I thought about the series’ 10-year span and what that decade had looked like in my own life. Over the ten years of “Friends”, I experienced significant milestones and twists in my life. I ended up getting married to the college boyfriend, and in the first few months of marriage, realizing it was not a healthy relationship, and moving out. I lived on my own for the first time ever. I questioned my sexuality. I dated people who were different than anyone I had in the past. I traveled alone across the country “just because” and realized I wanted to break from my dependency on my family, so I applied for jobs in Arizona and moved there. I got my first “adult” job as a school psychologist. I got divorced. I was in a horrible car accident that the guy at the tow yard said, “I didn’t think anyone in that car lived.” I met a sweet, fun guy who was the opposite of my first husband, fell in love, got married (again). I finished my PhD. I went against my long-standing belief not to have children and we decided to get pregnant. I got pregnant. Bought my first house. Got pregnant with my second daughter. Moved across the country to South Carolina because my husband wanted to. Was a college professor. Bought my second house. It was a decade of life changes and “Friends” mirrored many of them in the storylines.
I was 33 years old when “Friends” ended in May 2004. At 33, I had no idea where life would take me. I also couldn’t conceptualize the sacrifices, pain, or grief that would come, or the intense happiness, self-discovery, and achievement that would follow. I caught myself wishing that I could go back to watching that first episode, and tell my younger self to be confident, to choose herself more often than choosing others, to listen to her inner voice, to have more fun, and to not get distracted by relationships until she really knew herself. I wanted to scream at her to chase all her goals until she got them so that at 50, she didn’t go through the desperation so many women do to finally have the career or life they want.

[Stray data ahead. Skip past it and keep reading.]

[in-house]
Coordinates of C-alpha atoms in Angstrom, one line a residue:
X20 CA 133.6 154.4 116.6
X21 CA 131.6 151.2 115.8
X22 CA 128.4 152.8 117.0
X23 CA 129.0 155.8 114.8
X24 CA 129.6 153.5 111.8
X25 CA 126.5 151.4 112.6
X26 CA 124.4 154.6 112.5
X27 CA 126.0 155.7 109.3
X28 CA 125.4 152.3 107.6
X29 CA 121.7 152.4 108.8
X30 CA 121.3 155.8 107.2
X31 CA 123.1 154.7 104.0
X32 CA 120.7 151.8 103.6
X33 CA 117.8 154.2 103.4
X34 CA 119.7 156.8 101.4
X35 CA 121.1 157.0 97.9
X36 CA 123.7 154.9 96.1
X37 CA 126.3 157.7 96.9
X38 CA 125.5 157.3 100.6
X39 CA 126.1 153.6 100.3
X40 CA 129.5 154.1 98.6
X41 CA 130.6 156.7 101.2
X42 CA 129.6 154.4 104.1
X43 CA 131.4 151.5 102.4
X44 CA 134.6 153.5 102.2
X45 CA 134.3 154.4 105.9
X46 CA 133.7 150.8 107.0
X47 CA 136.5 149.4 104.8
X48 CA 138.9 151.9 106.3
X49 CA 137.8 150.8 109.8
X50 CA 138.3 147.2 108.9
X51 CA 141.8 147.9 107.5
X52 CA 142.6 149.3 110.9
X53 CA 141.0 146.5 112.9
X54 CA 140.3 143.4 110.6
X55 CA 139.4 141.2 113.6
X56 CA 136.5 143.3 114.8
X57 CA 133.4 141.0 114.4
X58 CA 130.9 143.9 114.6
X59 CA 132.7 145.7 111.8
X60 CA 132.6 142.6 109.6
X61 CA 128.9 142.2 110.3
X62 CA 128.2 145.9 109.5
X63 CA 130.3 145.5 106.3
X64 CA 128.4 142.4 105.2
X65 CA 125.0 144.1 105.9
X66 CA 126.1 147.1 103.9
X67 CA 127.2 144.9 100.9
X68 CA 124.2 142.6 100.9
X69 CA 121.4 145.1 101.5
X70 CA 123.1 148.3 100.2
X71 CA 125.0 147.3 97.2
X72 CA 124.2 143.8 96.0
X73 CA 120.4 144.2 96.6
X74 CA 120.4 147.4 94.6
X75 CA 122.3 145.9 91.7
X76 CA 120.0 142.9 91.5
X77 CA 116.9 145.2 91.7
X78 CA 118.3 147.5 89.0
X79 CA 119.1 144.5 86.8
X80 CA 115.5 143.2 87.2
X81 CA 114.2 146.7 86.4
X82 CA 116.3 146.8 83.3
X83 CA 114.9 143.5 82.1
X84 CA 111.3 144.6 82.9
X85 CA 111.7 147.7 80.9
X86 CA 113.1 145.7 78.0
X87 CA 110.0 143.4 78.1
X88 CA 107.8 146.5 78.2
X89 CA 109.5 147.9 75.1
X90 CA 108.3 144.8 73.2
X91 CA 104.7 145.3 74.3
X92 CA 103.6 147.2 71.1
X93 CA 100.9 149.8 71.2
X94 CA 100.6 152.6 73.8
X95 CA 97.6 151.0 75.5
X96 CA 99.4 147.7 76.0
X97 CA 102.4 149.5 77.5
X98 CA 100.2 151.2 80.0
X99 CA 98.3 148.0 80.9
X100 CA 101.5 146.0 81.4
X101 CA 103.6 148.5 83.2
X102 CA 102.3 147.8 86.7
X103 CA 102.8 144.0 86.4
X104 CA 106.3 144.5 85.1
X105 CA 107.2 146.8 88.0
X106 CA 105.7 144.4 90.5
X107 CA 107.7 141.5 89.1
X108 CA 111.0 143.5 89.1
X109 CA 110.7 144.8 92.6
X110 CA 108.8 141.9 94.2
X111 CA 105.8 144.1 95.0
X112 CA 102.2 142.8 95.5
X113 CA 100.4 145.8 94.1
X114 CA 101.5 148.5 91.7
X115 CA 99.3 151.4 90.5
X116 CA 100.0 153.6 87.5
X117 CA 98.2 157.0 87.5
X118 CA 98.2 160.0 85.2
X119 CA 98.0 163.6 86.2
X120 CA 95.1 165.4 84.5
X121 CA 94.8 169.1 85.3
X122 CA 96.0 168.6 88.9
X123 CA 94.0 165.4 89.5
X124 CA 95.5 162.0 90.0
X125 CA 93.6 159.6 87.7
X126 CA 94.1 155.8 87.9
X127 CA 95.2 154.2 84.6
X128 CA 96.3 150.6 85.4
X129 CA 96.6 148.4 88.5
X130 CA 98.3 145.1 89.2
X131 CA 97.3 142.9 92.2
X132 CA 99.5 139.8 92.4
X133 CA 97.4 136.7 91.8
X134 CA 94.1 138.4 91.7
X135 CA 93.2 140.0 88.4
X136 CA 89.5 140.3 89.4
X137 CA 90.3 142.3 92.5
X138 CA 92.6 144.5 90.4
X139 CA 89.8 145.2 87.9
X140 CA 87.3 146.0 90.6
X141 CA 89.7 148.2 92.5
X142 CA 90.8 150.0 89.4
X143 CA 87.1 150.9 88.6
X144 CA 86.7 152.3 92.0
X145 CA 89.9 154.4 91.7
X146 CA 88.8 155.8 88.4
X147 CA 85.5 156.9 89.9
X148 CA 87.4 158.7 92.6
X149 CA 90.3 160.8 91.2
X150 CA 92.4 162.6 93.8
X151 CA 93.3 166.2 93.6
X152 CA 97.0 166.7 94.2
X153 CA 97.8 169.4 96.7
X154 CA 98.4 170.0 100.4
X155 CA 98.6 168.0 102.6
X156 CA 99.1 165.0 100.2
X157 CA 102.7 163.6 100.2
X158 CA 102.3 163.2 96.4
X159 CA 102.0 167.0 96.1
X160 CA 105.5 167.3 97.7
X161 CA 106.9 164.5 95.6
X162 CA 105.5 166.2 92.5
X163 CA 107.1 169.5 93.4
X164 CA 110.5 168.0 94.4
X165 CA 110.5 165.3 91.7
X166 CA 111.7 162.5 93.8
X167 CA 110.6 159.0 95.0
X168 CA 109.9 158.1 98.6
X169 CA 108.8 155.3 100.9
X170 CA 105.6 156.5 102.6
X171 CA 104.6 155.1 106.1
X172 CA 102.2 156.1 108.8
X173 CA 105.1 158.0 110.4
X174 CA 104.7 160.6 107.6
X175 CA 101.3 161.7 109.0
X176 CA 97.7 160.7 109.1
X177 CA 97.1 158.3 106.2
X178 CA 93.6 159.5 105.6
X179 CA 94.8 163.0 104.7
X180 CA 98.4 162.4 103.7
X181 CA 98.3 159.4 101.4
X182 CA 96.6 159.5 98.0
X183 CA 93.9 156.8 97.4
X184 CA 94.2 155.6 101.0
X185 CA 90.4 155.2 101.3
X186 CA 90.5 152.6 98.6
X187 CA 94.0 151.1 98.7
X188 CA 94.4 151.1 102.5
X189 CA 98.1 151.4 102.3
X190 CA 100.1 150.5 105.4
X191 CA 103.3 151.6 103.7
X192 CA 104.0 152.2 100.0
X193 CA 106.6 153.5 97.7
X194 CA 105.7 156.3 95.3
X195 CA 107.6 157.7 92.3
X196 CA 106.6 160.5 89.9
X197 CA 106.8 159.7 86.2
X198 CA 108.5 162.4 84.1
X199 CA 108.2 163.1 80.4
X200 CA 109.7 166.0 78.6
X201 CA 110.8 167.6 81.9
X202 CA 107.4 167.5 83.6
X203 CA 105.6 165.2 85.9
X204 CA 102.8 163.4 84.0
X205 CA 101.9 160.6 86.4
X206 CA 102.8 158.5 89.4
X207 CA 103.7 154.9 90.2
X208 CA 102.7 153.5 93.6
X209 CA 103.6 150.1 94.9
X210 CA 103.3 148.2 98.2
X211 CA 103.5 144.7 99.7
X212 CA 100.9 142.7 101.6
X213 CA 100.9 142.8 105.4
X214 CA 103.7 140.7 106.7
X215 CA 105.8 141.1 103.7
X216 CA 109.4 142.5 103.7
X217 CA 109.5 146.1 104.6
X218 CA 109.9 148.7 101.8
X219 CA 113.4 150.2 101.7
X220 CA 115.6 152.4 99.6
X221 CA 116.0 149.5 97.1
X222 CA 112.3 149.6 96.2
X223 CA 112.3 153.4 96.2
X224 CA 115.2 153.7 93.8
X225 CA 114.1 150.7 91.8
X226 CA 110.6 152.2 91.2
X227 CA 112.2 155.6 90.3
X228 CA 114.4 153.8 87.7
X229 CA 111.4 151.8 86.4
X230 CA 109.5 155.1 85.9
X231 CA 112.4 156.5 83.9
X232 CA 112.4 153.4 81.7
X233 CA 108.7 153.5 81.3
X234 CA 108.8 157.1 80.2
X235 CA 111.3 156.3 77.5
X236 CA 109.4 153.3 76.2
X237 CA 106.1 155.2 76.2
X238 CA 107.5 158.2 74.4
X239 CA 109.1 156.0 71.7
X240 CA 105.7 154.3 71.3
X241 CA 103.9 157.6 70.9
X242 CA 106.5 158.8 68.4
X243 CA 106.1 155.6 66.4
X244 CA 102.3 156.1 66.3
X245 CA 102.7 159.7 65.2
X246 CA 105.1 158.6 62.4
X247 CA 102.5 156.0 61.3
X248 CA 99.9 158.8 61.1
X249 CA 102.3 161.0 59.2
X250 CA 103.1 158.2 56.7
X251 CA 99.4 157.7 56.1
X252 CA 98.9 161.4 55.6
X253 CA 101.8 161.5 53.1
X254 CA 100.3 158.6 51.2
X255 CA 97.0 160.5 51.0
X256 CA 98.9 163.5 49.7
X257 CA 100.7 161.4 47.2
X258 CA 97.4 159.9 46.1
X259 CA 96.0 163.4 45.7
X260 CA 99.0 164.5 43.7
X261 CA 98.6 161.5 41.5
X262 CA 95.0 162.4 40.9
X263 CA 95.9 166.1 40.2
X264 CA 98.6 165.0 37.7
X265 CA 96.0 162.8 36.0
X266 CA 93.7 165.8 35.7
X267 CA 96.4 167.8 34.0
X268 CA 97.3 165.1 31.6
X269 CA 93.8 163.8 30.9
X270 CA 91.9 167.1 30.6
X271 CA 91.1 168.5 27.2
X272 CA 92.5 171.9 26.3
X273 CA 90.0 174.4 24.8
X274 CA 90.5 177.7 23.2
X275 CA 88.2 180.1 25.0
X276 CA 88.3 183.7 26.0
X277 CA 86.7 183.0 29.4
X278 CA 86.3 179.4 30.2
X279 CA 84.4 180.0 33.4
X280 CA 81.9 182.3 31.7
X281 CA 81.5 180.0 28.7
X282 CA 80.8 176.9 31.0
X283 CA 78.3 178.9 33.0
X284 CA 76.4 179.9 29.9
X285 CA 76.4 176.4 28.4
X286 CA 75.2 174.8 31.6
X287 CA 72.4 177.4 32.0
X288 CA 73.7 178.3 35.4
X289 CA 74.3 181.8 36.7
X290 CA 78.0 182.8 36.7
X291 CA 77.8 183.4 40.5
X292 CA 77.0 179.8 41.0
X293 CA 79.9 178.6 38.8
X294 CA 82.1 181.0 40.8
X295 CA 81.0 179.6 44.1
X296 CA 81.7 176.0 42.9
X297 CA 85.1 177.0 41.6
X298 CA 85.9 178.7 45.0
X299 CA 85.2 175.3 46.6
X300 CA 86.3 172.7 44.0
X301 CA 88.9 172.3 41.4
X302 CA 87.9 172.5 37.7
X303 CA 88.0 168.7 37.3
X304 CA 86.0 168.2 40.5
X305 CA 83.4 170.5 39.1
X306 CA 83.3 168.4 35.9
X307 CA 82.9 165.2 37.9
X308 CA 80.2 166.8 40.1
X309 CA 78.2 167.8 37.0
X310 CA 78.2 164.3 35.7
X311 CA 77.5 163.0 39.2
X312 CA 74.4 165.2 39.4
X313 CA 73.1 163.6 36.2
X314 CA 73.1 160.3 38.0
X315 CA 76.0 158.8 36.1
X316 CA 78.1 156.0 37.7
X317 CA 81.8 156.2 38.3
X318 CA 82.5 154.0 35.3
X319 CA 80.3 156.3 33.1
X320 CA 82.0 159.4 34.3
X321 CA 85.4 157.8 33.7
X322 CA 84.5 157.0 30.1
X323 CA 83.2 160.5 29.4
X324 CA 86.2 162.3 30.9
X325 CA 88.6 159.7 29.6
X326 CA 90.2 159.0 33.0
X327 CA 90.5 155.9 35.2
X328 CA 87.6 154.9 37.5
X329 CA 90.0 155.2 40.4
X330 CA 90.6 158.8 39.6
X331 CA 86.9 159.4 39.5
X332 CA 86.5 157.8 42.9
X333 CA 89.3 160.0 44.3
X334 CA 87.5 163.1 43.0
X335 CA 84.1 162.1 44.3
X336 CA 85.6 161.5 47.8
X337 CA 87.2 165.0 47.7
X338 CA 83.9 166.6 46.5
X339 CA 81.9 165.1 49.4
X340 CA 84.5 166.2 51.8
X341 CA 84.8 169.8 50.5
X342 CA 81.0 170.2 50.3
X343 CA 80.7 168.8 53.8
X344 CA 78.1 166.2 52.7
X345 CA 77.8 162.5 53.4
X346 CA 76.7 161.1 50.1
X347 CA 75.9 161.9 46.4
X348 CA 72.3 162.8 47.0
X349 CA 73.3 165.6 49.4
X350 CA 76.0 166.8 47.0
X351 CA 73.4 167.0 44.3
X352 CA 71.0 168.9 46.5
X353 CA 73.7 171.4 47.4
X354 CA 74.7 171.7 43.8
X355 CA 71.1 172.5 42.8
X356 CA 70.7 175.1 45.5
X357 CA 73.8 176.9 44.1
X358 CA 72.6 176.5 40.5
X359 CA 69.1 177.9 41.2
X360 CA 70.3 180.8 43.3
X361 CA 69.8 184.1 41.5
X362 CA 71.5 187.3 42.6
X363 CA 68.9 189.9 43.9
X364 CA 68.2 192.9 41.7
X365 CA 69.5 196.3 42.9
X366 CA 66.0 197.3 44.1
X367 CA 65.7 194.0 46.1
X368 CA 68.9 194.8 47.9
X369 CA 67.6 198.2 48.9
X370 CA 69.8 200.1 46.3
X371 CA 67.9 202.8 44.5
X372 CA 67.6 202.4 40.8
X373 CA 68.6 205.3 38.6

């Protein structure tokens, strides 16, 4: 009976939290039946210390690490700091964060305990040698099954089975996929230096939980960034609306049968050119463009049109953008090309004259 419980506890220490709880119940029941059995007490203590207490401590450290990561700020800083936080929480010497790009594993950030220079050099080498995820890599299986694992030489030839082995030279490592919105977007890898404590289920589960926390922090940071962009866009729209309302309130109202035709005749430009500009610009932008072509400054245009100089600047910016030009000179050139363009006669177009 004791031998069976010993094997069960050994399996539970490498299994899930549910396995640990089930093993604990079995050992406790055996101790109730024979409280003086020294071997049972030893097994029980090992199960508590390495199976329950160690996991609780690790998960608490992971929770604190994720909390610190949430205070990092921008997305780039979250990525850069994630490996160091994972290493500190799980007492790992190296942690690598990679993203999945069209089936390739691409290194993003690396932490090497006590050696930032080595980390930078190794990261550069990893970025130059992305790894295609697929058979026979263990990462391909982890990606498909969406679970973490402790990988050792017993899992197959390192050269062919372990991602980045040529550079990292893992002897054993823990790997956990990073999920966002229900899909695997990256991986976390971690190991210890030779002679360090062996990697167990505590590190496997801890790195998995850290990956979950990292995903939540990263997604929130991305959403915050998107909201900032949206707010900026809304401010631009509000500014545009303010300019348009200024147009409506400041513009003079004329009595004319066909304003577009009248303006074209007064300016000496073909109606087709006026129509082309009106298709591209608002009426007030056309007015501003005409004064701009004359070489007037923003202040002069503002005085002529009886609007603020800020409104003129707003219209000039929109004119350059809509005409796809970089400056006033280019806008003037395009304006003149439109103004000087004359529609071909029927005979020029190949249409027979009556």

Sitting on my coach, identifying all these thoughts, helped me know why there was such an intense emotional reaction to the reunion show. I also knew I didn’t want to stay in that place of reminiscing. I made the choice to take the advice I would have given to my 23-year-old self and apply it all now – strongly, assertively, definitively – to get back on track with where my life has been and is headed, and not focus on the regret. I apologized to my husband for being cranky and thanked him for loving all parts of me. I looked at myself in the mirror and focused on the positive aspects of my reflection instead of the self-critical analysis of “aging”. I revisited my monthly goals. I stood in front of my vision board. I outlined this article. I reconnected with my almost-50 year old self, appreciated her, and focused on the day and the next steps. Monica would be proud.
Dr. Robin Buckley has her PhD in Clinical Psychology from Hofstra University and is also a certified coach. She owns Insights Group Psychological & Coaching Services in New Hampshire, a practice offering coaching (executive, elite athletes, couples), neuropsychological evaluation, and cognitive behavioral therapy. Dr. Robin works specifically with executives and high-powered couples to achieve their goals efficiently and successfully through the use of a business framework. To find out more about Dr. Robin, please go to drrobinbuckley.com, or to learn more about her practice, insightsgroup.net.